Absolutely. My comments were relative to the standard of The Greatest Team of All Time, and a team a couple posters in this thread claimed can't be beaten in the Super Bowl. Obviously if the Patriots had started the season 6-3, we wouldn't be talking in these absolute terms.

> Have you noticed this all year, pats very aggressive opponents not so much?

I think absolutely you have to pass on the Patriots on longer 1st-and-goal, 2nd-and-goal situations. And that's essentially what the Giants did the first time around-- four redzone TD passes.

97
by MJK (not verified) :: Thu, 01/24/2008 - 3:06pm

Have you noticed this all year, pats very aggressive opponents not so much?

To a degree.

On long 1st-and-goals, the Pats USUALLY (say about 65% of the time) will run some kind of pass play where someone is in the endzone, so if the defense screws up Brady can capitalize, but usually the intent of these plays is to ge the ball down inside the 3--the first read will often be the quick hitch to a WR where the CB is backed up, or a throw in the flat to the RB, or a quick slant to a WR at around the 3. Sometimes they'll be more aggressive. But a fair percentage of the time, say 35%, especially very early in the season and very recently (not so much in between), they'll hand off. These runs often get stuffed, but sometimes (maybe 30% of the times they are called) they pick up a few yards and give 2nd and short.

In contrast to other teams, the Pats NEVER seem to throw the fade. (Which is good, because I hate the fade, on artistic grounds. Absolutely no style or finnesse--it's essentially a coin flip). I don't know why not--with Moss's leaping ability, you'd think it would be a natural play, and with their short CB's, you'd be right in thinking other teams would try it against them, so you'd think they'd run it in practice to give the D practice against it, but...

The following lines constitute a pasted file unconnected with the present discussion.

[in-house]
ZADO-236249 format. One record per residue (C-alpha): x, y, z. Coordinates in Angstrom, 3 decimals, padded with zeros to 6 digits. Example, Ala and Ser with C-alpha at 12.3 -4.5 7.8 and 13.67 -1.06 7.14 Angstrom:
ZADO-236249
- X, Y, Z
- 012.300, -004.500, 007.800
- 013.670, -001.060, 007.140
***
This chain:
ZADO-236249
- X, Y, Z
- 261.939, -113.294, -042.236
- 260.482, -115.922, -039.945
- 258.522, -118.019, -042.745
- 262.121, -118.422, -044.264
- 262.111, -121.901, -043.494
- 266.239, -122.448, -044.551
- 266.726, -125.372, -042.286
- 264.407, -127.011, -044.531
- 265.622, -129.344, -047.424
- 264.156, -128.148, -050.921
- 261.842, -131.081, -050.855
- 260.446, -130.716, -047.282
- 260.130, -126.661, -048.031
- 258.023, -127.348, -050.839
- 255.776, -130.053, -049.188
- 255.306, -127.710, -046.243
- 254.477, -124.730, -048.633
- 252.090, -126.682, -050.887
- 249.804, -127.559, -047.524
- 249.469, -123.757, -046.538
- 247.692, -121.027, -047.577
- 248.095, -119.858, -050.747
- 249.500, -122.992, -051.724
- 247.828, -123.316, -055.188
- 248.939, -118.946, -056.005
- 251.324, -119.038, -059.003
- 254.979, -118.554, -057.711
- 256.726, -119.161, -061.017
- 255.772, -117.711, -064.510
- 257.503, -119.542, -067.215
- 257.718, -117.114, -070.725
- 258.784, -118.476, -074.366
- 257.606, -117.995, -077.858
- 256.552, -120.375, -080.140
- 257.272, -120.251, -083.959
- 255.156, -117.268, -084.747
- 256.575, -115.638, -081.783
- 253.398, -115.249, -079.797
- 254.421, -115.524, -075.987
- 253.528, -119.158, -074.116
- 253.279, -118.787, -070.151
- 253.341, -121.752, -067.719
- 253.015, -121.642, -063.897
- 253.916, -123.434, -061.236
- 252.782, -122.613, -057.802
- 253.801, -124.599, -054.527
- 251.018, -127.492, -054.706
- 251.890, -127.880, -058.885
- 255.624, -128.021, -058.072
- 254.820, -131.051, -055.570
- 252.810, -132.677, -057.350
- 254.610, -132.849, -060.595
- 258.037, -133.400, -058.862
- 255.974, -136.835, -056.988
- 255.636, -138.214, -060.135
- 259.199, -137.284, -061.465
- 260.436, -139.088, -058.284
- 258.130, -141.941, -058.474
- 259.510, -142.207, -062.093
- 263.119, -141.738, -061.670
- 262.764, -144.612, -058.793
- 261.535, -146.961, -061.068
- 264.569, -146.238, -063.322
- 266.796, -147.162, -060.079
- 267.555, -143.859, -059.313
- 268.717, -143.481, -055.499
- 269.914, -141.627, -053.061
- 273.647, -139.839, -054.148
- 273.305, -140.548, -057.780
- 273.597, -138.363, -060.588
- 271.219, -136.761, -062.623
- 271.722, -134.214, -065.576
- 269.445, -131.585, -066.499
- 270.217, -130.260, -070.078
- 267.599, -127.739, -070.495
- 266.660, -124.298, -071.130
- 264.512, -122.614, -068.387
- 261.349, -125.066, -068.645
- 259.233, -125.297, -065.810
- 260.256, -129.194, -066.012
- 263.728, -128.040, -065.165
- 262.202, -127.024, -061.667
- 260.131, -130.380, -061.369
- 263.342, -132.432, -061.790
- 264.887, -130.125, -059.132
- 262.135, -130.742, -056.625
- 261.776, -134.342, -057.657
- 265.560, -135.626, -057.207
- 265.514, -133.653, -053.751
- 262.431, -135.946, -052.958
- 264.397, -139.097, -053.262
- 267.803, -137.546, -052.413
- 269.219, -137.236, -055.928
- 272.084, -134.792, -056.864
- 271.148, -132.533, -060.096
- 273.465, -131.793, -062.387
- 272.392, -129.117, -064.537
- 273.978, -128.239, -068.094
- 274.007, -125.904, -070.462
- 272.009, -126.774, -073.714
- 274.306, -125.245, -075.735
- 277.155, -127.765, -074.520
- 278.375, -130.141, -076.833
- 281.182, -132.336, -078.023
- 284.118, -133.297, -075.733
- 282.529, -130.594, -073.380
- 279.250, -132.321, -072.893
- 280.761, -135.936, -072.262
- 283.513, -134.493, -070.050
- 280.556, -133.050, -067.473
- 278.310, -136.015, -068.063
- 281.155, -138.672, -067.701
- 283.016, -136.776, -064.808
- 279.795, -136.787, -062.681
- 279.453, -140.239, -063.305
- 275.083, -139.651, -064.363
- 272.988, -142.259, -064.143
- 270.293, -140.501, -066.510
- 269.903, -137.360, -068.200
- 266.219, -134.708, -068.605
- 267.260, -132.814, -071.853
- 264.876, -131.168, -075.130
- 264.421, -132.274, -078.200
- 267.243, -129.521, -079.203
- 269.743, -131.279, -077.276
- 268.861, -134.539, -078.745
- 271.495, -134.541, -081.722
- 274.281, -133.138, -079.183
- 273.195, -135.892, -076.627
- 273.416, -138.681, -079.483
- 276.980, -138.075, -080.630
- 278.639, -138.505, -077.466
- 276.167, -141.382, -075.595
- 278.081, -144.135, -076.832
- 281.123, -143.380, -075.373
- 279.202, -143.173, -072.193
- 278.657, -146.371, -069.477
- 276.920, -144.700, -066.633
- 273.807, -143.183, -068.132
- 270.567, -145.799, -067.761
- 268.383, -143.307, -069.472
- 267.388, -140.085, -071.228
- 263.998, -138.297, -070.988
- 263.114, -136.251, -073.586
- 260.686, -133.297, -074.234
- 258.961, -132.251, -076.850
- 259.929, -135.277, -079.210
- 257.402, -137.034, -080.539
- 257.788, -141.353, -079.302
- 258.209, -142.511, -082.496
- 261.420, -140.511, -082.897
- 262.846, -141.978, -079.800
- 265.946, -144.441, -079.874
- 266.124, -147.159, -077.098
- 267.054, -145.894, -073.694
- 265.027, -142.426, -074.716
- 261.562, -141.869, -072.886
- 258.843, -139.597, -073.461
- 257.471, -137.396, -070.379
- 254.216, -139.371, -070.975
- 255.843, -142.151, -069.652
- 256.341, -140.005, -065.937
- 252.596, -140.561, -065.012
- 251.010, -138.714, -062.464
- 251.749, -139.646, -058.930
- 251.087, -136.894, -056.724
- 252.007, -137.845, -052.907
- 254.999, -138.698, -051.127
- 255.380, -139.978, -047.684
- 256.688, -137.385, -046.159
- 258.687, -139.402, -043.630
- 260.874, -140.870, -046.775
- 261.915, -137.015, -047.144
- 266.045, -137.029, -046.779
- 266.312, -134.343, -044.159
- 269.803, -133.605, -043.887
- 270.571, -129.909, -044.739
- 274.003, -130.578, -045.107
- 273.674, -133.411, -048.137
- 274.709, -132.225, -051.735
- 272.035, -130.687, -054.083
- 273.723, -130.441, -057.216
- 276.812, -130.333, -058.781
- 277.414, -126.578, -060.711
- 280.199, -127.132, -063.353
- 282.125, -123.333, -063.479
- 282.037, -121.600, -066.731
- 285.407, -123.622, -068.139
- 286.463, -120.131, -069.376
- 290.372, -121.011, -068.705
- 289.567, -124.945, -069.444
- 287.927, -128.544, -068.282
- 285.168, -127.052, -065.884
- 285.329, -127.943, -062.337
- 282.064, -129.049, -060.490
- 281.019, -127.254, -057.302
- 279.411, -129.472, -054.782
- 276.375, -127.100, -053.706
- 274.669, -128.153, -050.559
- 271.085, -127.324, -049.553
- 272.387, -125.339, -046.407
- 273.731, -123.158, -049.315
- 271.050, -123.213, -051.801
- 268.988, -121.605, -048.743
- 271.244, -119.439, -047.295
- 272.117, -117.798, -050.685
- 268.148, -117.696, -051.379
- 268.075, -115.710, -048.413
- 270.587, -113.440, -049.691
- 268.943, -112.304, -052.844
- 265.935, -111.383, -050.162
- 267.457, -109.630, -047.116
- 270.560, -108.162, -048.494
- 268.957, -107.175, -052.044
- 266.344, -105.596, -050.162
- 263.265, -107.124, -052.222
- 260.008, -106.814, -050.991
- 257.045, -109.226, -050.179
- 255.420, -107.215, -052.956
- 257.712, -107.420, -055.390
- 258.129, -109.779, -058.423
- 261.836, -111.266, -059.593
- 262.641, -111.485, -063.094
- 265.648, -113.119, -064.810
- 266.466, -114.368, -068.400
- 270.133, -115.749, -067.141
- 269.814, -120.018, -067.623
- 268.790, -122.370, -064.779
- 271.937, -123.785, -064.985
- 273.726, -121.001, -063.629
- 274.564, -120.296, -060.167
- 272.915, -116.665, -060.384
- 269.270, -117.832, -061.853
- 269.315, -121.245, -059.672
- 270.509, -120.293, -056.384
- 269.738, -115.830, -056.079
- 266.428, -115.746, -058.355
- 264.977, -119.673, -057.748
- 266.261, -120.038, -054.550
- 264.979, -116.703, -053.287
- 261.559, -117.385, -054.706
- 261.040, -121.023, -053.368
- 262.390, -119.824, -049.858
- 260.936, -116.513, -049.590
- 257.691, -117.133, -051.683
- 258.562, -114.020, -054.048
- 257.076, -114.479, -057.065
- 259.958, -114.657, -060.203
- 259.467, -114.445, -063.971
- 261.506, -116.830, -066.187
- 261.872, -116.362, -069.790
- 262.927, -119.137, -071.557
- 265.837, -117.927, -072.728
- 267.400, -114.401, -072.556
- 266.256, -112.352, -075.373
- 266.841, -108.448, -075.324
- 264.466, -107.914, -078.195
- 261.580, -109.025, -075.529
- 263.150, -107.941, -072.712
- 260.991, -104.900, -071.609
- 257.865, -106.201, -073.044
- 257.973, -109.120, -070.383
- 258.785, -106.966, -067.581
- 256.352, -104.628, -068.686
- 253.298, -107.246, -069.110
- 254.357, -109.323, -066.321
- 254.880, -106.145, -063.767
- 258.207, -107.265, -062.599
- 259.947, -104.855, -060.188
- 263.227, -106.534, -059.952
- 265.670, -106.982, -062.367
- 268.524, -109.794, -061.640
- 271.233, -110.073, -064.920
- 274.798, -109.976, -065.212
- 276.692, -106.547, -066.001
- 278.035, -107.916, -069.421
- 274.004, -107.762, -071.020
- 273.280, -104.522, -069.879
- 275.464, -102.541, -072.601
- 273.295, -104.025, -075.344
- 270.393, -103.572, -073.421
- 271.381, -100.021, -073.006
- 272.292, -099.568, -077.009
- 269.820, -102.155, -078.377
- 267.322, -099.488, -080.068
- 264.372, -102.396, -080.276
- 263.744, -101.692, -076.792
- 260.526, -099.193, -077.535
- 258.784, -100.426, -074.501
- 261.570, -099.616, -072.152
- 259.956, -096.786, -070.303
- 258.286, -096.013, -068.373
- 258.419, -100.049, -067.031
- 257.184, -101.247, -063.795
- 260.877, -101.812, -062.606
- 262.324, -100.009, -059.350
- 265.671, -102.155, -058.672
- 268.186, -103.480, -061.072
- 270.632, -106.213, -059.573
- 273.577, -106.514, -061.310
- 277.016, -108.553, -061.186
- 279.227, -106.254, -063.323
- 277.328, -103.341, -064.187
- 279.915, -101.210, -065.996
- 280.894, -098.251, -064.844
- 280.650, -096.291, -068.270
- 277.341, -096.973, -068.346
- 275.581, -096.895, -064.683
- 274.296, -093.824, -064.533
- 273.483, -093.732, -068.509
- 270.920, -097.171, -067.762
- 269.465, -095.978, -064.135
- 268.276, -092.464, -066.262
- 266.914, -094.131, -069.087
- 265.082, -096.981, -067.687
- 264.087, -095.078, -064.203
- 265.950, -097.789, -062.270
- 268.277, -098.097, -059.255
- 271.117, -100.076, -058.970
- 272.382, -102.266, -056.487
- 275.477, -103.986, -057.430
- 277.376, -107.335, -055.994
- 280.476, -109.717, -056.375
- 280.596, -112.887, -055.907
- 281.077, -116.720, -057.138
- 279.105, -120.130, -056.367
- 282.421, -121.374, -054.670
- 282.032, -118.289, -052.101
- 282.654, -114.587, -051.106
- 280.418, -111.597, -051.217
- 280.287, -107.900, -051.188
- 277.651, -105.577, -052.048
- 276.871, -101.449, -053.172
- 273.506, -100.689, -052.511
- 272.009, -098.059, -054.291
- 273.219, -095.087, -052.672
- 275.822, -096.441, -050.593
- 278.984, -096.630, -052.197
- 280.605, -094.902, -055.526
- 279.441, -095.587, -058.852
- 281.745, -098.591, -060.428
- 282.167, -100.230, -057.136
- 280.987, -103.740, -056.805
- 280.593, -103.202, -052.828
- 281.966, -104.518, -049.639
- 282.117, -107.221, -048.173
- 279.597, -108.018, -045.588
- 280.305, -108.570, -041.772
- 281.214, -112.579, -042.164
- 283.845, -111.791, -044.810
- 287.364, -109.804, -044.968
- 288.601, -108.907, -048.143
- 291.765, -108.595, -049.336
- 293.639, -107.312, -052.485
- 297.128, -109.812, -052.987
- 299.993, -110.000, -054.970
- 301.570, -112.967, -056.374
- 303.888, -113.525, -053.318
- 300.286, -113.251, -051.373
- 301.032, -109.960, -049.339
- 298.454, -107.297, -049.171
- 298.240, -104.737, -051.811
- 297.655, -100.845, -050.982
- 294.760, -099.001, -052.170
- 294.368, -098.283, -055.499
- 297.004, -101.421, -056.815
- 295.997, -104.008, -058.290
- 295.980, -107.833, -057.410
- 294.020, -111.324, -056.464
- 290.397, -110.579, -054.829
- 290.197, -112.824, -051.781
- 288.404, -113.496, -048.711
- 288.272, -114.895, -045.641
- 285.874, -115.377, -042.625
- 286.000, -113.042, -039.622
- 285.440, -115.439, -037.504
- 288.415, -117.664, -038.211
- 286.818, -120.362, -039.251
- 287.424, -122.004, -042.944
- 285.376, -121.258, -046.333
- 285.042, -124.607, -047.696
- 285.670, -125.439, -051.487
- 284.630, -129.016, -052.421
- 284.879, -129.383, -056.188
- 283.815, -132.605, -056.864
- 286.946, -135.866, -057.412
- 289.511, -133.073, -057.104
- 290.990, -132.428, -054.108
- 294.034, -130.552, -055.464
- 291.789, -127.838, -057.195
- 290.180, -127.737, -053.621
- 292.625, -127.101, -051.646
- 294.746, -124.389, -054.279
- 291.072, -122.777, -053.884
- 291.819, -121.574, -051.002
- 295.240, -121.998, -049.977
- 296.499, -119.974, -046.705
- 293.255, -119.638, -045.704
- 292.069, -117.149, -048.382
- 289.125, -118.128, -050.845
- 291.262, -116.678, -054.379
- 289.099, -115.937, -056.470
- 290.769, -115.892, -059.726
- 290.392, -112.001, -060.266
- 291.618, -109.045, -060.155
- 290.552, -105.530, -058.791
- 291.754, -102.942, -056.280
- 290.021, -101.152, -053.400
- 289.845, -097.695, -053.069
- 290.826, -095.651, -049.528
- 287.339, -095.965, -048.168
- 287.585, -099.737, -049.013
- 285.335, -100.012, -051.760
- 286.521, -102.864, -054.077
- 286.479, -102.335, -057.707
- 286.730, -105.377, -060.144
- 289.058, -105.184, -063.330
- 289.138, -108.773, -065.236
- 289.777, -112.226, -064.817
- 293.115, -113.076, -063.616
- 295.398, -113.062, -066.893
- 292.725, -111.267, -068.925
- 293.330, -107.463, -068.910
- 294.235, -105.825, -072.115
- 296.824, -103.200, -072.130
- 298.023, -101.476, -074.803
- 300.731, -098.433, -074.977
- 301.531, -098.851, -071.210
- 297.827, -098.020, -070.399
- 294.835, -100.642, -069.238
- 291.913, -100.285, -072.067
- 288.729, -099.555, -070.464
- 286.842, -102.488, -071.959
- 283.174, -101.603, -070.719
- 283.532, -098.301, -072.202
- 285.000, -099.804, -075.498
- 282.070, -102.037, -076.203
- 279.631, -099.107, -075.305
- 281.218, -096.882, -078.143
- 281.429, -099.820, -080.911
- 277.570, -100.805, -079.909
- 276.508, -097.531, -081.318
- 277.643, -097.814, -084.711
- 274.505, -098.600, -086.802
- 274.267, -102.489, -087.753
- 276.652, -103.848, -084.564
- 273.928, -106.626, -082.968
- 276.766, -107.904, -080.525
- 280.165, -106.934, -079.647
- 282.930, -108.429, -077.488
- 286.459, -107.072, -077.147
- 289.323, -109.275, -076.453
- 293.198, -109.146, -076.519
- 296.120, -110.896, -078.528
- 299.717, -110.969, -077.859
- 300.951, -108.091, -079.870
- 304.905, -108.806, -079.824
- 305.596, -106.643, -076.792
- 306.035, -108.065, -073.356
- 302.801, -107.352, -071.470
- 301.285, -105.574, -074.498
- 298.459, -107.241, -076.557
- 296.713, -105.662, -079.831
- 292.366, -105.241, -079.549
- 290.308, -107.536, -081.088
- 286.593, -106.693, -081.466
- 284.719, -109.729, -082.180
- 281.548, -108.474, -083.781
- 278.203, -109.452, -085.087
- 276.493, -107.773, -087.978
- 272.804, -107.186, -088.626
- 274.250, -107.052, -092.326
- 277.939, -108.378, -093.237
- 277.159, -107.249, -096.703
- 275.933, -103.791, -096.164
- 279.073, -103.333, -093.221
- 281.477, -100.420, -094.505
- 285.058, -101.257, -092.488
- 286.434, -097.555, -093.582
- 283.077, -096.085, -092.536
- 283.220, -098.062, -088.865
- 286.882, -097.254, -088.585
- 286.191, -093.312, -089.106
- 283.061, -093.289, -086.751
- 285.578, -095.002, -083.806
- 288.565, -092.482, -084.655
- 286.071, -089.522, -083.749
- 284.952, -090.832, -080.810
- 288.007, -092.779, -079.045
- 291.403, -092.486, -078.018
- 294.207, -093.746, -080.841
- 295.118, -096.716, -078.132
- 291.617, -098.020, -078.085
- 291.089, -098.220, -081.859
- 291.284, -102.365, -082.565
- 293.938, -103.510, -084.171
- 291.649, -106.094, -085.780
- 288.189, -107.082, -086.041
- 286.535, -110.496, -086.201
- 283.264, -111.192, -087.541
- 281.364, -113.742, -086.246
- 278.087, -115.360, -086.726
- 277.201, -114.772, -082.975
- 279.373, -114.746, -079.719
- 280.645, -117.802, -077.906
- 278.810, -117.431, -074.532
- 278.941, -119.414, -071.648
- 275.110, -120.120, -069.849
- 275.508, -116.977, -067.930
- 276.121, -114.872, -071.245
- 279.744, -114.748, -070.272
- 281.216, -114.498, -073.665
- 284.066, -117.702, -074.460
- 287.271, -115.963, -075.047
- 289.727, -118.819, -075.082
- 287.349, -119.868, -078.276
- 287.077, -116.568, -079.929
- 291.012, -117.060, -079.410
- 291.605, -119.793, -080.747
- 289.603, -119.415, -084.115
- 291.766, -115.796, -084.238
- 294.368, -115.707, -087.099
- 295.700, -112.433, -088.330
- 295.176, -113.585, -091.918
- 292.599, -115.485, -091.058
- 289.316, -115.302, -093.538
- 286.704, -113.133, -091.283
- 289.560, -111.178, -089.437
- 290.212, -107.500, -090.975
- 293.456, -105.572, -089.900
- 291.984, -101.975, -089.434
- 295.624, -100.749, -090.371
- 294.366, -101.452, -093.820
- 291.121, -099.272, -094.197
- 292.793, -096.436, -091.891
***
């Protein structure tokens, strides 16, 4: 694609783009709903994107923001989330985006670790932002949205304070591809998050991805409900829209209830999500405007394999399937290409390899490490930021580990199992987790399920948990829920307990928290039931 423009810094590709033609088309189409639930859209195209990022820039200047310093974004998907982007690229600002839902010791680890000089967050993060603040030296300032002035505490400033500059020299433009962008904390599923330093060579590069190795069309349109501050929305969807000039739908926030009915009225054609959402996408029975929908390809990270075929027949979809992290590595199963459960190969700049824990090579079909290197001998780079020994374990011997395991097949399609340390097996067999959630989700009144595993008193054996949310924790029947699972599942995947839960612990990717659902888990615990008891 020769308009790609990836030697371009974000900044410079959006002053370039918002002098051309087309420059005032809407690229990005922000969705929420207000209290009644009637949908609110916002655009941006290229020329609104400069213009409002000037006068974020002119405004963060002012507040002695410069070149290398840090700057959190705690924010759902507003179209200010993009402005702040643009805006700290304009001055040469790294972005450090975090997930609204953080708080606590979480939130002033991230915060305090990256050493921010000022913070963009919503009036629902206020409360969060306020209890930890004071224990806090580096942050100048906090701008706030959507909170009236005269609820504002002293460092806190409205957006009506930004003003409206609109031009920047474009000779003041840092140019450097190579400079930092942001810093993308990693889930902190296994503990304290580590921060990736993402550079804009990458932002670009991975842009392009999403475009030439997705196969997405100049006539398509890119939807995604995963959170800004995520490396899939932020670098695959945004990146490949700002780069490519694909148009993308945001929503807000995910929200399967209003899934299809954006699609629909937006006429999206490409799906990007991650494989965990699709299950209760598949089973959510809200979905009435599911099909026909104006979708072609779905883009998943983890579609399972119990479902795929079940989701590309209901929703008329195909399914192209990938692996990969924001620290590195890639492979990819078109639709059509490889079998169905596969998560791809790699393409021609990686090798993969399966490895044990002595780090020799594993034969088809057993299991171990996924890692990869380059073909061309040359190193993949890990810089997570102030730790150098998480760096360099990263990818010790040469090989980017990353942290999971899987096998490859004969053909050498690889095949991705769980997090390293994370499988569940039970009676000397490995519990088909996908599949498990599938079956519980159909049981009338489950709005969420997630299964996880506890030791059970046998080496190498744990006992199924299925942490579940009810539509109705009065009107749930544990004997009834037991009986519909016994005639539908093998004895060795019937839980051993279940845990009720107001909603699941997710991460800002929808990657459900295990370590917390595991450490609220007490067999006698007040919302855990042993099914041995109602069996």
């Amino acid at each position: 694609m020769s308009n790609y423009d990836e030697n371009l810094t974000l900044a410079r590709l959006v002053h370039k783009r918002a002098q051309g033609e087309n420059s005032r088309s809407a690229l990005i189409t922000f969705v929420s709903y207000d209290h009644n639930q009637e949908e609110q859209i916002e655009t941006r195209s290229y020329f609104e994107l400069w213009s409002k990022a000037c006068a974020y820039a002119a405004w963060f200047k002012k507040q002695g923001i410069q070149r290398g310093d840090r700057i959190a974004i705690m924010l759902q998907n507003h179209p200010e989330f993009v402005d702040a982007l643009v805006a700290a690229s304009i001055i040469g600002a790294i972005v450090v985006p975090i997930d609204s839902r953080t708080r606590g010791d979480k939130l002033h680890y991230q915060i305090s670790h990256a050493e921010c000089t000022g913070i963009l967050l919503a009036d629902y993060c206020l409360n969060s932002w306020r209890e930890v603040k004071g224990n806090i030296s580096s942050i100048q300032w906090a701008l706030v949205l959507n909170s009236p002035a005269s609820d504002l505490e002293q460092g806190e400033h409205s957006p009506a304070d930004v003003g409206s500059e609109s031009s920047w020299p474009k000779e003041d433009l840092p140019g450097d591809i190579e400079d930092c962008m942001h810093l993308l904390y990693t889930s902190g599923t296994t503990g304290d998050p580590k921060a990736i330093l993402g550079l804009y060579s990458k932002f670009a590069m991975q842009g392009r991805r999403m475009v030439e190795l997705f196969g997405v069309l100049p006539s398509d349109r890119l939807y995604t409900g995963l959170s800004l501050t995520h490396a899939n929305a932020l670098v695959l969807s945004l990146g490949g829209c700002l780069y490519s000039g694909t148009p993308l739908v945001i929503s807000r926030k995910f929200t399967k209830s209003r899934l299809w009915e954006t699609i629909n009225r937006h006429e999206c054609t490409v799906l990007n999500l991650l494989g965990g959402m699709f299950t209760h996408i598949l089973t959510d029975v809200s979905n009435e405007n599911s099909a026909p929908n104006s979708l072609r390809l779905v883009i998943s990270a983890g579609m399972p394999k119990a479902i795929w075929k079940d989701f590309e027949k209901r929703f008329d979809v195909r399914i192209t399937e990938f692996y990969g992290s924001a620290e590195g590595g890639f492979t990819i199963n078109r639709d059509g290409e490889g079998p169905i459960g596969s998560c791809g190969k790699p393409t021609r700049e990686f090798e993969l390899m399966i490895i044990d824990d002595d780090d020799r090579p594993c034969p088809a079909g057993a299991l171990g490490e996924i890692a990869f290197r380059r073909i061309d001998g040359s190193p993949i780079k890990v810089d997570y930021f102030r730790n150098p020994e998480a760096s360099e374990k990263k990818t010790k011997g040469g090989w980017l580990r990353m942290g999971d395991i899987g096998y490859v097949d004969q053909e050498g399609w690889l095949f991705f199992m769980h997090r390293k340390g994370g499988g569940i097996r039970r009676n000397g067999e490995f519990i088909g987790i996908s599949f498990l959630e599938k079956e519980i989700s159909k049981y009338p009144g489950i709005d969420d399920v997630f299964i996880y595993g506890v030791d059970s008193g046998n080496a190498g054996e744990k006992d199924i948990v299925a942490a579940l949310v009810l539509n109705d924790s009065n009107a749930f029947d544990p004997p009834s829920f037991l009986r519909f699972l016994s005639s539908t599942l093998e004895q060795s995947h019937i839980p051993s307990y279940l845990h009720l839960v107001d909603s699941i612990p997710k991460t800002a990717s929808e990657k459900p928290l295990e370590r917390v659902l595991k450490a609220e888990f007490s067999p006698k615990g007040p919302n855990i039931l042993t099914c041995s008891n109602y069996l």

As far as other teams go, I haven't noticed an especial propensity for opponents to run on long 1st-and-goals. One thing I have noticed, though, that may contribute to the Pats stiffening red zone defense of late, is that the weakness of the Pats defense is the ILB's covering passes about 10-15 yards deep in the middle. Once you get to 1st-and-goal, this hole is gone, so the LB's are (1) better in coverage, and (2) can crowd the line to stop the run more safely.

98
by sippican (not verified) :: Thu, 01/24/2008 - 3:15pm

Glenn- To be extra clear, I did not say the Patriots were unbeatable. I said I cannot see any way the Giants beat them in two weeks. Not the same thing.

The "blueprints" offered every week consist of vague to-do lists of ways to lose to the Pats by fewer points. They've all been a waste of time.

The Colts/Pats would have been a show, but it was not to be. Norv is worse than Marty. The Jags played terrific and lost. I was rooting for the Packers to win because I thought it would make for a more lively Super Bowl. This one looks like a drubbing.

99
by Rich Conley (not verified) :: Thu, 01/24/2008 - 3:15pm

"I was under the impression that in pursuit of the perfect season, all the games mattered. Including the Week 17 game against the Giants, in which the Patriots played all of their healthy starters, and played hard till the end."

If that game had been really important, Troy Brown wouldn't have been returning kicks. Chad Jackson wouldn't have been active. Kaczur (who had practiced that week) would have played. Merriweather wouldn't have played most of the game. The game was important, but the Patriots didn't exactly bring out the big guns.

100
by Rick A. (not verified) :: Thu, 01/24/2008 - 3:17pm